A poem composed by Venantius Fortunatus to a Vitalis, a bishop of Ravenna, traditionally identified as Maximian of Ravenna, but also as bishop Vitalis of Milan, bishop Vitalis of Altino, or even an eponymous, otherwise undocumented bishop of Pula.
Ad Vitalem episcopum Ravennensem
Antistisa domini, meritis in saecula vivens,
gaudia qui Christi de grege pastor habes:
Cum te Vitalem voluit vocitare vetustas,
noverat aeternum te meruisse diem.
Dignus apostolica praefulgens mente sacerdos,
qui sacer Andreae tam pia templa locas.
Quam bene pro meritis Domini consedit in aula,
per quem digna Deo est aedificata domus!
Sumpsisti a Domino culmen cui culmina condis:
qui tibi digna dedit reddis honore vicem.
Emicat aula potens, solido perfecta metallo,
quo sine nocte manet continuata dies.
Invitat locus ipse Deum sub luce perenni,
gressibus ut placidis intret amando lares.
Qui loca das populis, Dominum quo semper adorent,
ut capiant veniam tub facis esse viam.
Gratia mens animus bonitas dilectio plebis
et gradus et pietas te dedit esse patrem.
Prosperitas se vestra probat, quae gaudia supplens
intulit egregios ad tua vota viros.
Dux nitet hinc armis, perfectusc legibus illinc:
venerunt per quos crescere festa solent.
Ne tibi desit honor, populum Deus auxit opimum,
qui vidit sensum hoc voluisse tuum.
Misterium fidei conplevit vota petenti:
felix cui Dominus quae cupis ipsa vehit!
Plurima divino celebres sollempnia dono
atque Dei florens templa locando colas.
a) sic B: pro antistes. b) sic B: pro te. c) sic B: pro praefectus.
Michael Roberts, Poems: Venantius Fortunatus, Dumbarton Oaks Medieval Library 46 (Cambridge, MA 2017), p. 13.
The main question surrounding this poem, still not definitively answered to this day, is who this "Vitalis, the bishop of Ravenna" could refer to.
Namely, there are no bishops of Ravenna named Vitalis in the 6th-century, the age of Venantius Fortunatus who wrote this poem during his stay in Ravenna (he left the city in 565).
Therefore, no less than four theses on the identification of this Vitalis have been proposed:
- he was, in fact, none other than Maximian, and the name Vitalis was used as a sort of a panegyrical nickname for the bishop of a city whose principal saint protector was St. Vitalis; this thesis is somewhat corroborated by the fact that Maximian renovated the church of St. Andrew in Ravenna and bestowed to it the relics of St. Andrew the apostle (see the source here); he did not, however, construct it a fundamentis ad dedicationem (see the second poem to the same Bishop Vitalis here).
- he was the eponymous bishop of Milan (552/3-556/7); the name and chronological elements fit, but there are no records connecting this Vitalis to Ravenna, to Venentius Fortunatus, or to the building of the church of St. Andrew;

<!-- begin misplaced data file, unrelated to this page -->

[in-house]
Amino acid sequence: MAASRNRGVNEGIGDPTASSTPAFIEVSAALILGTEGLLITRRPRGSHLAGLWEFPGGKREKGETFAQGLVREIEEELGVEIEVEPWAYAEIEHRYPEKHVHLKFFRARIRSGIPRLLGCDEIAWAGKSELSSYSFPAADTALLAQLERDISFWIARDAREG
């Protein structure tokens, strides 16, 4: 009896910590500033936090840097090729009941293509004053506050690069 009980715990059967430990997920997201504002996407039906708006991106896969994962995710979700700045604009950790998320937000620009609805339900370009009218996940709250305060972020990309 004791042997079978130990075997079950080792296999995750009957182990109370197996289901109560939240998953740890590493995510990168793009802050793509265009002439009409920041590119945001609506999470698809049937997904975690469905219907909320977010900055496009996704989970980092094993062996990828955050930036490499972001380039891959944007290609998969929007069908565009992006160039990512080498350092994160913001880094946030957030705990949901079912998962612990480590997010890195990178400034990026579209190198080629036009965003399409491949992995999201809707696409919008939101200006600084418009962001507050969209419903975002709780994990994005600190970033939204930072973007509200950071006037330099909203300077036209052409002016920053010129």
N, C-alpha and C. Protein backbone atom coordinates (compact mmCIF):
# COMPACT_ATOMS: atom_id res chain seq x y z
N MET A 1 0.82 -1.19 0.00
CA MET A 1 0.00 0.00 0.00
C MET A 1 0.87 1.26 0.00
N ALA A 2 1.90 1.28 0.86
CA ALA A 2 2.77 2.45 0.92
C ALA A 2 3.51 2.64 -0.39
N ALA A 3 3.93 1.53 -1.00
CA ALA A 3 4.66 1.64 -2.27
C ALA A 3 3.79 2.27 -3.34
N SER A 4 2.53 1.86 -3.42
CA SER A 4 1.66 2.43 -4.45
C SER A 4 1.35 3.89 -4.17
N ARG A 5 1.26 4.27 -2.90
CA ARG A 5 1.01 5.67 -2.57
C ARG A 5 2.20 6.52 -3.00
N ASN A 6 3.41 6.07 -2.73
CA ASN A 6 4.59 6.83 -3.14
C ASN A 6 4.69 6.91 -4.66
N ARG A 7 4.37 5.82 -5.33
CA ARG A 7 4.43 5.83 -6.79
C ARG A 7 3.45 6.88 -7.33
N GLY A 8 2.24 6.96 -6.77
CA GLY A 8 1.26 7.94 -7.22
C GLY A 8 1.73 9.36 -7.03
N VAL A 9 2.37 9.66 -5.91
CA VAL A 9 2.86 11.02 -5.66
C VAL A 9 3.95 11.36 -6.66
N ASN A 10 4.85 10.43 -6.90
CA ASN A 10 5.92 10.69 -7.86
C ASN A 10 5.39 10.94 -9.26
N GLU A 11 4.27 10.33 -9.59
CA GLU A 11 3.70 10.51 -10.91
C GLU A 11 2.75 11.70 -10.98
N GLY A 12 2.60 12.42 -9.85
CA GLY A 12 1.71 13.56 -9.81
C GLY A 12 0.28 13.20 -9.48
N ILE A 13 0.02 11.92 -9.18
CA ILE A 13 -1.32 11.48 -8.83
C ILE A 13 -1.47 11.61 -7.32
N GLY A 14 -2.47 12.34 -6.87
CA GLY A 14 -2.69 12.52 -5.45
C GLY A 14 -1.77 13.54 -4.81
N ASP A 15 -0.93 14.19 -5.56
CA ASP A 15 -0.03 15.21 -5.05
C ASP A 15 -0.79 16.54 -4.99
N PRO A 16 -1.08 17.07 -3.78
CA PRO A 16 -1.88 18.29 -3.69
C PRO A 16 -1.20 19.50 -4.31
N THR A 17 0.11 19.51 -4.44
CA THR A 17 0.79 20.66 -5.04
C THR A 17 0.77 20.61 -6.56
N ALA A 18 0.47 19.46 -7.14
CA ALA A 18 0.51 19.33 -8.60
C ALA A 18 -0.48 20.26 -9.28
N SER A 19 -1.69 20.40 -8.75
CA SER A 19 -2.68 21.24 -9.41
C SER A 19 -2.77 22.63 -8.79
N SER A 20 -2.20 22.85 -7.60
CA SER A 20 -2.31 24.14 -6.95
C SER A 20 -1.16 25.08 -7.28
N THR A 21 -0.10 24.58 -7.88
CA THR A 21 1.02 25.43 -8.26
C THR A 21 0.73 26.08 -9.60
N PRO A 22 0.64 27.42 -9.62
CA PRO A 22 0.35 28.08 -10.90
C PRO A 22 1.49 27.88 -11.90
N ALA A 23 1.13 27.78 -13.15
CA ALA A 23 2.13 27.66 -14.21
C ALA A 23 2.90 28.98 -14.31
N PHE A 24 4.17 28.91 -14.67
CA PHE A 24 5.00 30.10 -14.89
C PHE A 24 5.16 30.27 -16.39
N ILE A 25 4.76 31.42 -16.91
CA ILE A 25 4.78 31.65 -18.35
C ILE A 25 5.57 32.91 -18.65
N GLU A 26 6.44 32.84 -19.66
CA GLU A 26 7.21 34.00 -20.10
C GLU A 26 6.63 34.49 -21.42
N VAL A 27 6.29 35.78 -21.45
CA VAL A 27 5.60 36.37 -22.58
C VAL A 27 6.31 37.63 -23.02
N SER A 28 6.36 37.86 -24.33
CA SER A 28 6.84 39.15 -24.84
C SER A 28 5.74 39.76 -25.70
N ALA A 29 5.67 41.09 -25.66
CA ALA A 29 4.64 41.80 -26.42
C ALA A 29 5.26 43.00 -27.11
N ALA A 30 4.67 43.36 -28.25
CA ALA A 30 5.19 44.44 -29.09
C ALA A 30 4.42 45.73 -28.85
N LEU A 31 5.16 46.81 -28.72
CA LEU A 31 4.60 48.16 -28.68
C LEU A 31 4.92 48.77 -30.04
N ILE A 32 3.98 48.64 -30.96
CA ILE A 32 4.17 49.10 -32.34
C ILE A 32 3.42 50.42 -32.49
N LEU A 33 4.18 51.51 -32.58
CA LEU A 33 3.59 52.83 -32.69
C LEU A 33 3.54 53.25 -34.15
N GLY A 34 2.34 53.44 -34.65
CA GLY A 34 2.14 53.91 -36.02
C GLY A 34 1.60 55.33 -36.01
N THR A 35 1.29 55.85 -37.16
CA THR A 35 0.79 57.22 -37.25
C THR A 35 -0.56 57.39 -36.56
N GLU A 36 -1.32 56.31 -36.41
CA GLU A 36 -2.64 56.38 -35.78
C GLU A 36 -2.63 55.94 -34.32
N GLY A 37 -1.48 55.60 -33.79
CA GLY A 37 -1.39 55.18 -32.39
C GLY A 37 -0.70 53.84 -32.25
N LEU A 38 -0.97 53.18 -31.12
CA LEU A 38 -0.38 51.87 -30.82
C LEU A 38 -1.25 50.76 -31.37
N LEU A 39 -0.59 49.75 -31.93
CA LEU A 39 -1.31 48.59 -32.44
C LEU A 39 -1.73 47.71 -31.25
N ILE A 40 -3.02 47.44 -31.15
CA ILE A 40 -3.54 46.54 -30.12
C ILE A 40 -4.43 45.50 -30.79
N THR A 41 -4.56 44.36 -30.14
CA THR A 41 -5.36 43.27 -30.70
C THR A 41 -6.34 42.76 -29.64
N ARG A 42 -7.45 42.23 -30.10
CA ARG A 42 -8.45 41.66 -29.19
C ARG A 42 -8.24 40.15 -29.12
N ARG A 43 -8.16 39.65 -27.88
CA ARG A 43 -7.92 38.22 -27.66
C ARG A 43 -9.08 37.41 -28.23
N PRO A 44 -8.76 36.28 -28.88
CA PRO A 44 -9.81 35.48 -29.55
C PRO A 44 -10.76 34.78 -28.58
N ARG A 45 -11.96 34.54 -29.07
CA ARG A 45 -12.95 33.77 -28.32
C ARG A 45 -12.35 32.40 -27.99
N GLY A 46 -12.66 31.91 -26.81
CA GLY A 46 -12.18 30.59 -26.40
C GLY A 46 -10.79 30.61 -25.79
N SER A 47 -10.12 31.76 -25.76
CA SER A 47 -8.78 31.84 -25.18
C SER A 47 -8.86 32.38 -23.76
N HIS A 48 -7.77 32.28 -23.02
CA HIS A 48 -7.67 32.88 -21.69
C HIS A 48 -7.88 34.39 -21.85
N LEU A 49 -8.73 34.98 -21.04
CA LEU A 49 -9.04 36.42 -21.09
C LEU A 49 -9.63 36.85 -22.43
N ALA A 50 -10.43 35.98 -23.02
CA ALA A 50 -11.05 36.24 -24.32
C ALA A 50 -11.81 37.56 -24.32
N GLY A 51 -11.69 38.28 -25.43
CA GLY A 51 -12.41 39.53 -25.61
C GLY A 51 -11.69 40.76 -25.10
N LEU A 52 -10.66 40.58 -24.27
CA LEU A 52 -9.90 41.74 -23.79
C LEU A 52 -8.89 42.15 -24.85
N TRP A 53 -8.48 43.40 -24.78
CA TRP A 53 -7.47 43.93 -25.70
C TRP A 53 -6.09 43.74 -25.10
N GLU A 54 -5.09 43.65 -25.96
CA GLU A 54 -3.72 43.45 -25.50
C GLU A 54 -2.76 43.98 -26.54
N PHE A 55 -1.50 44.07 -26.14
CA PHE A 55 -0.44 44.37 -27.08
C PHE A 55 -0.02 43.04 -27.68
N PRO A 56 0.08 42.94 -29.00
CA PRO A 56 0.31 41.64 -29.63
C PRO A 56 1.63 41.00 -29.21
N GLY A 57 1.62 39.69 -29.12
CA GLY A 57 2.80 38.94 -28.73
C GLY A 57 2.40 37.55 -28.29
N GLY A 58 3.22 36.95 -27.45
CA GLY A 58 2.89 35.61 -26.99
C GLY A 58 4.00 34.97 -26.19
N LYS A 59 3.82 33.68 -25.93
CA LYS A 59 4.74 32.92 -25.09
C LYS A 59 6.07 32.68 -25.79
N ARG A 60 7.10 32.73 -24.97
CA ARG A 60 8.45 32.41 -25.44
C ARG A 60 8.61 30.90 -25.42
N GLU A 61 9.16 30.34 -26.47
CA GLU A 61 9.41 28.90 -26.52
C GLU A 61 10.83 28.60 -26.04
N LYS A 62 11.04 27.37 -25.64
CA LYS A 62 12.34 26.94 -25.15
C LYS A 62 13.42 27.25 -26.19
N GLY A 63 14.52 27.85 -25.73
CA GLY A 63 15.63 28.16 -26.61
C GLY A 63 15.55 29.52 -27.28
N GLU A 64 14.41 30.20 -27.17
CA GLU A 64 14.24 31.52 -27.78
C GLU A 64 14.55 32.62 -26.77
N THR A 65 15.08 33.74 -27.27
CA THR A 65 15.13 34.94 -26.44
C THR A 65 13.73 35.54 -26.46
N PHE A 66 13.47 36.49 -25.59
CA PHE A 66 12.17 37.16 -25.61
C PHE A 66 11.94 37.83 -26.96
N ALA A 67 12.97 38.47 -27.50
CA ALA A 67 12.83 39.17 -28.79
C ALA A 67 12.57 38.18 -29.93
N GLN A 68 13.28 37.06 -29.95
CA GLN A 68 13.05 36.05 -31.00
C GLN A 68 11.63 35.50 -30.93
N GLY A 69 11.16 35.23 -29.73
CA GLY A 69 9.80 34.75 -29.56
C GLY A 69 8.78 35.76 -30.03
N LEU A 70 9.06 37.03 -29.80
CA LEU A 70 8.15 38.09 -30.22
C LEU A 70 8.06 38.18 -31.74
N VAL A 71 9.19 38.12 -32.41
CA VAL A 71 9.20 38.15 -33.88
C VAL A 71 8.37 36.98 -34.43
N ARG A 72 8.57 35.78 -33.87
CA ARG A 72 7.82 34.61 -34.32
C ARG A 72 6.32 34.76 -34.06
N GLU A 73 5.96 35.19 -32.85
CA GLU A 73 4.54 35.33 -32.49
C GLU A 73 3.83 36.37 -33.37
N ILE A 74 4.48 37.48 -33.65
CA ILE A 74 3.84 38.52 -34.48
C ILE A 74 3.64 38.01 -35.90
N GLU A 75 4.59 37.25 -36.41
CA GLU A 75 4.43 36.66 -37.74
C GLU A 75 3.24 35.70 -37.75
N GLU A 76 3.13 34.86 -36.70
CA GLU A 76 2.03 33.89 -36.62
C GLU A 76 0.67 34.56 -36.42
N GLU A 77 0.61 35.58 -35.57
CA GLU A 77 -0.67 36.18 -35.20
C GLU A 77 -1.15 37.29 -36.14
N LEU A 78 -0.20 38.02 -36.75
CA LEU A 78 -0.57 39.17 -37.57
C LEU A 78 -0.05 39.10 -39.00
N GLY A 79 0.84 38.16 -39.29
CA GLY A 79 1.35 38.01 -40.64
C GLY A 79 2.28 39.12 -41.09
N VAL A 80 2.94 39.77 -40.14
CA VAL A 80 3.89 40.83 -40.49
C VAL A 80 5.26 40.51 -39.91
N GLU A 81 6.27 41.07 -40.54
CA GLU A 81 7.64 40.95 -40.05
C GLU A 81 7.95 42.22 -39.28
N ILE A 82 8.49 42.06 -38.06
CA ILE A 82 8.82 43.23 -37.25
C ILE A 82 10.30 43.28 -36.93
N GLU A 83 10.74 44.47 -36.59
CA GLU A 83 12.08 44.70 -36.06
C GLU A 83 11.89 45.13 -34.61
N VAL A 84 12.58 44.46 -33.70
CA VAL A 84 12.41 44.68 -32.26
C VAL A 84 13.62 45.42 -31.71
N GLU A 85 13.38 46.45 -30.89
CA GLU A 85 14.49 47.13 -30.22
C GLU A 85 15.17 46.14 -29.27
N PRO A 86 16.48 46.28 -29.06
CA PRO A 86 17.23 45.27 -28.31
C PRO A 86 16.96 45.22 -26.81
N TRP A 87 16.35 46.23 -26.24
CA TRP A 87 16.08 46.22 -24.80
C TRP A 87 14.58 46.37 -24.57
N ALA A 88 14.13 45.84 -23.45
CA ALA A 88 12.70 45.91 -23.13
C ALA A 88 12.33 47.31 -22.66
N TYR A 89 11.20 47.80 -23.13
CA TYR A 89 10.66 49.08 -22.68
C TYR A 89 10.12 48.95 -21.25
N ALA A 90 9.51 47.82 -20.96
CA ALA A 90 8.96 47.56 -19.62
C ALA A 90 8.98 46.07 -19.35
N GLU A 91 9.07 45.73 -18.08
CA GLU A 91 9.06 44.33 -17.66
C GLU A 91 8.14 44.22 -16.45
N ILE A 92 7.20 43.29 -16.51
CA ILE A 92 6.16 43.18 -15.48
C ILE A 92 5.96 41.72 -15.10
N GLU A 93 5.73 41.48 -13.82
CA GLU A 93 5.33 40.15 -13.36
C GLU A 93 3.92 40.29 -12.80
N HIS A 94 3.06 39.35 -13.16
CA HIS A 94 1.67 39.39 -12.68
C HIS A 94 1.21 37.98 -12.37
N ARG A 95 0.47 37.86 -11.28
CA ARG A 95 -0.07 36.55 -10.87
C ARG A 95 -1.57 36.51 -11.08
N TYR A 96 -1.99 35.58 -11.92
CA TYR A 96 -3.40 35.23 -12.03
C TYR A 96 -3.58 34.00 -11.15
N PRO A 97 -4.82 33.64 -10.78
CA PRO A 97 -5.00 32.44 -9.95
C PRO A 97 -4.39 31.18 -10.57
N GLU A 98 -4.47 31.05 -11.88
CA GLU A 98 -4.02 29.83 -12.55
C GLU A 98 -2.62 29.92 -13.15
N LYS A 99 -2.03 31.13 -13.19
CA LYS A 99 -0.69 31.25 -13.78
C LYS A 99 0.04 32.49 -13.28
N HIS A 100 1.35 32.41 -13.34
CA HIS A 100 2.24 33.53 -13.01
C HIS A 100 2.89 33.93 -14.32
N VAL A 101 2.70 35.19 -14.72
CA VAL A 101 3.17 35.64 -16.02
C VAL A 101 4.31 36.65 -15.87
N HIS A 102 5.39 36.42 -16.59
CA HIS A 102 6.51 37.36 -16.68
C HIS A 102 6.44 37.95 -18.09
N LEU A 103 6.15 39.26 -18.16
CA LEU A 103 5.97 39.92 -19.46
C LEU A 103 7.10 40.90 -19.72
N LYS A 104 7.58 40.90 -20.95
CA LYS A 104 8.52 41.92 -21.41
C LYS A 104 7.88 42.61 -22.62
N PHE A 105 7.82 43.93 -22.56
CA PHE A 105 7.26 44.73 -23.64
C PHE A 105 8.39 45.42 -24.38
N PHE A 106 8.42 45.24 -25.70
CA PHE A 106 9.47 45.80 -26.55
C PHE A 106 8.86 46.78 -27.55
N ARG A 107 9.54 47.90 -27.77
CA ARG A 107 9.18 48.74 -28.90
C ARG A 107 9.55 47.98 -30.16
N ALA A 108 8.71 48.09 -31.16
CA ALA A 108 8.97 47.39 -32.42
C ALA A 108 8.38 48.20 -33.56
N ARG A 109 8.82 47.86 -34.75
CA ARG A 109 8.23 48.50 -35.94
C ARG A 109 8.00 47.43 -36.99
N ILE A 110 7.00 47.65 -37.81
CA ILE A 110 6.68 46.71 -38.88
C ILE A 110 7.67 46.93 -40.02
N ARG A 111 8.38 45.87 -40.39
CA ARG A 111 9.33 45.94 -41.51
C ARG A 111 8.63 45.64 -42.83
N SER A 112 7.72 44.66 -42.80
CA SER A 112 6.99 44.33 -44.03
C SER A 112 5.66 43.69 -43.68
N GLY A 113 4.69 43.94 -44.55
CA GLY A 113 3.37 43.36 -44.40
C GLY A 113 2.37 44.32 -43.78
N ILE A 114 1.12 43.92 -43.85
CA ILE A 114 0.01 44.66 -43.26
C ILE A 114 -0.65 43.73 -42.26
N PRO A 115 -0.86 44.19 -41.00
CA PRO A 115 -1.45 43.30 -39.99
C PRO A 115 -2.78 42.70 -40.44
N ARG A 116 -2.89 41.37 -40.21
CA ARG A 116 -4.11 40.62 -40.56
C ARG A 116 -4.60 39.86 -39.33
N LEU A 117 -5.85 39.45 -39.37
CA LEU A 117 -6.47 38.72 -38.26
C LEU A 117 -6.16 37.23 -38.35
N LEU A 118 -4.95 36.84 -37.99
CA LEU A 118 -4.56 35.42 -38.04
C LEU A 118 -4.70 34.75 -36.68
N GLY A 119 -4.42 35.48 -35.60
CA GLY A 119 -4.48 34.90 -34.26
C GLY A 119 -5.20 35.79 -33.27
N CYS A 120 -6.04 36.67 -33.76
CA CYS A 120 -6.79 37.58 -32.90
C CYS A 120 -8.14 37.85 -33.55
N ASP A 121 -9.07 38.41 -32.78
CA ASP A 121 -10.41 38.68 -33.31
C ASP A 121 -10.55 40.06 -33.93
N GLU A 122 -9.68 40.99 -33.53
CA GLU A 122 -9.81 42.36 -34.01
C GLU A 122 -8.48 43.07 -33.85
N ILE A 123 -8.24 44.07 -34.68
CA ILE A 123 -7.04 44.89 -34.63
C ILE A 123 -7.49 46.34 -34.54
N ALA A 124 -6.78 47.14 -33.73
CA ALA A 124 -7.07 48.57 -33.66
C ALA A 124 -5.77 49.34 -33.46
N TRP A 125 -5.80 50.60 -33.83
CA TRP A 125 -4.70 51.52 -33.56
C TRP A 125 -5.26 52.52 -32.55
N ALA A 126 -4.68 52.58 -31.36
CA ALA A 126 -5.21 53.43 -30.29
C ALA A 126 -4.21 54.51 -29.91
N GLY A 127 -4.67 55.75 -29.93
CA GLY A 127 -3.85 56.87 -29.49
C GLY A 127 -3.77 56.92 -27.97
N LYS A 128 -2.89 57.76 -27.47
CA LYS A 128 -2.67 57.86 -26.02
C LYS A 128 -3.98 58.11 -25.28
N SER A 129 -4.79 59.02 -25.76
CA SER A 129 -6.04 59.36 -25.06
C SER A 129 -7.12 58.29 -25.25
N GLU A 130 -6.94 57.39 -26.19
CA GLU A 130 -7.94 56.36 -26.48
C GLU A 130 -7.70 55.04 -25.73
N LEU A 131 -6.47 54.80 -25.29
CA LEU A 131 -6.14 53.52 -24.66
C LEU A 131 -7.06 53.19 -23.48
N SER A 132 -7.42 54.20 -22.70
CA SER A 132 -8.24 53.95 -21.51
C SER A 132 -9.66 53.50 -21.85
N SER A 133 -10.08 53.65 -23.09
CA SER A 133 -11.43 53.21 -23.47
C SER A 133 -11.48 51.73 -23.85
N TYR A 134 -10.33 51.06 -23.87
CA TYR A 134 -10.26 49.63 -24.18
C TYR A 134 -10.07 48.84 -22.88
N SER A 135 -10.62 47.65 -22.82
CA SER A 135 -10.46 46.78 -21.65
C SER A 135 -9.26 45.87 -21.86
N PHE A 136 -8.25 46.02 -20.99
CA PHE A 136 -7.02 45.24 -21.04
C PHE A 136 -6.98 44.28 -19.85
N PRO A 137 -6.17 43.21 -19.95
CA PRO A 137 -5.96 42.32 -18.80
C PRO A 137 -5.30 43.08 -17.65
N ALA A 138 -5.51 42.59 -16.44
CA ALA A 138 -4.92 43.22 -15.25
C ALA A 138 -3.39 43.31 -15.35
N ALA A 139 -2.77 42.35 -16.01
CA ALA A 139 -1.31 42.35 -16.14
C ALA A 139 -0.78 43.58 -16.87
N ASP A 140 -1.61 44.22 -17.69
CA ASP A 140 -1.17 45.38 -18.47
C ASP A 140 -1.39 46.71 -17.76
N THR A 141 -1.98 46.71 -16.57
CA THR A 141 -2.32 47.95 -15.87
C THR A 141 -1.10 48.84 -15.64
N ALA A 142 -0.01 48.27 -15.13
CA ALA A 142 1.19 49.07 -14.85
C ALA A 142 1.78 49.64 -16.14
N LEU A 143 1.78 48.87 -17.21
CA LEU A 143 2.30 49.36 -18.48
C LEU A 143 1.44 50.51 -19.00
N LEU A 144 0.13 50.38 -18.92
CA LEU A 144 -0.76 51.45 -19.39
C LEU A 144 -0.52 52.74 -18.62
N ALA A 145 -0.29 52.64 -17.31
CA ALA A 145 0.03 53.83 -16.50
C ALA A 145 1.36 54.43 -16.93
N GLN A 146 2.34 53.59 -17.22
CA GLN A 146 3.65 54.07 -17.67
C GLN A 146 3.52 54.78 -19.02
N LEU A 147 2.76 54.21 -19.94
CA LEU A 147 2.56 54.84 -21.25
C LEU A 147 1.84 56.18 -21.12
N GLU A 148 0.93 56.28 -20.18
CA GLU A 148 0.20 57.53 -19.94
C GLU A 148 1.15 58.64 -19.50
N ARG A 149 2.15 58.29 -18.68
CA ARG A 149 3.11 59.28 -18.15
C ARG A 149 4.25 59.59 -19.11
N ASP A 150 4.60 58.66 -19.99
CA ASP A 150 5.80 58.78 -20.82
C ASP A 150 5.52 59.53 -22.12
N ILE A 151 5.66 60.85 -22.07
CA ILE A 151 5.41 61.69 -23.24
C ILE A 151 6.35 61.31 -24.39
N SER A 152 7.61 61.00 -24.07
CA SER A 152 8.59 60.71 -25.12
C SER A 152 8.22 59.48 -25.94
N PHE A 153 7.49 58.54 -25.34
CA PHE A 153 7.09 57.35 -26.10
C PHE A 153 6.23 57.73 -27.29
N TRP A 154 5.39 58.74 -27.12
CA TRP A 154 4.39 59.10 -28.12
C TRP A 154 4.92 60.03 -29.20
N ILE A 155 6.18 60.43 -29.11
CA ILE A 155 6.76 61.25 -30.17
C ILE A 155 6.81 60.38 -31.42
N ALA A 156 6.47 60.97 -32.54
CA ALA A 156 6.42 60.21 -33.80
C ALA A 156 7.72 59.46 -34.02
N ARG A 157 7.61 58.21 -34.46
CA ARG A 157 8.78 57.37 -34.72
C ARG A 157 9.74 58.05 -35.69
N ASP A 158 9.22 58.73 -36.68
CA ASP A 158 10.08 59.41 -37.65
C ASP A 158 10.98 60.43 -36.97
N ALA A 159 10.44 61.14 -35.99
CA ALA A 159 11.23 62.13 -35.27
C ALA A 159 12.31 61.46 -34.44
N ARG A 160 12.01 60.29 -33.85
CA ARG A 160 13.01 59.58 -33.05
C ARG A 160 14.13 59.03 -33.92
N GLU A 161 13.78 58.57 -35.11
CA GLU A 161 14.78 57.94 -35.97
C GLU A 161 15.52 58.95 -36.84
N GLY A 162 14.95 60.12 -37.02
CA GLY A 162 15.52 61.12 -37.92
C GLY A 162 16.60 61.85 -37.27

- he was the eponymous bishop of Altino mentioned by Paul the Deacon in his History of the Lombards (book 2, chap. 4); as a pro-Frankish schismatic bishop (that is, a supporter of the so-called Three Chapters), Vitalis had to flee from Altino to Lienz (the civitas Agonthiensis, that is, Aguntum); since Venantius Fortunatus also fleed to the Franks, an entire story-arc is constructed according to which this Vitalis was a native of Ravenna (undocumented in historical sources) and the first patron of the young Venantius; moreover, from Mainz, Vitalis welcomed Venantius when he had fled from the Byzantines, introducing the young poet to the ecclesiastical and worldly elite of the Merovingian Franks; this remains the dominant interpretation, but it too is steeped in conjectures;
- finally, there is also a thesis according to which the bishop Vitalis of Ravenna would be a bishop of Pula loyal to Ravenna and the imperial court during the age of the Schism of the Three Chapters; thus, the adjective Ravennatis would refer to one's political standing; this bishop of Pula, otherwise undocumented in historical sources, would be the builder of the 6th-century church of St. Andrew in Betiga, excavated and analyzed by Branko Marušić, one of the leading proponents of this thesis along with Giuseppe Cuscito; while popular in regional historiography, the thesis is highly conjectural.
Taking all together, theses 1 and 3 seem more probable than 2 and 4, especially the thesis 1 if one takes into account that Venantius states that "vetustas chose to call" him "Vitalis" - thus, Vitalis could very well be a panegyrical nickname the author bestowed upon his patron for laudatory effect.
The images of the manuscript are taken from the official web pages of Bibliothèque Nationale de France.
The editor has subsequently marked the manuscript with red arrows simply to denote the parts that are hereby edited.
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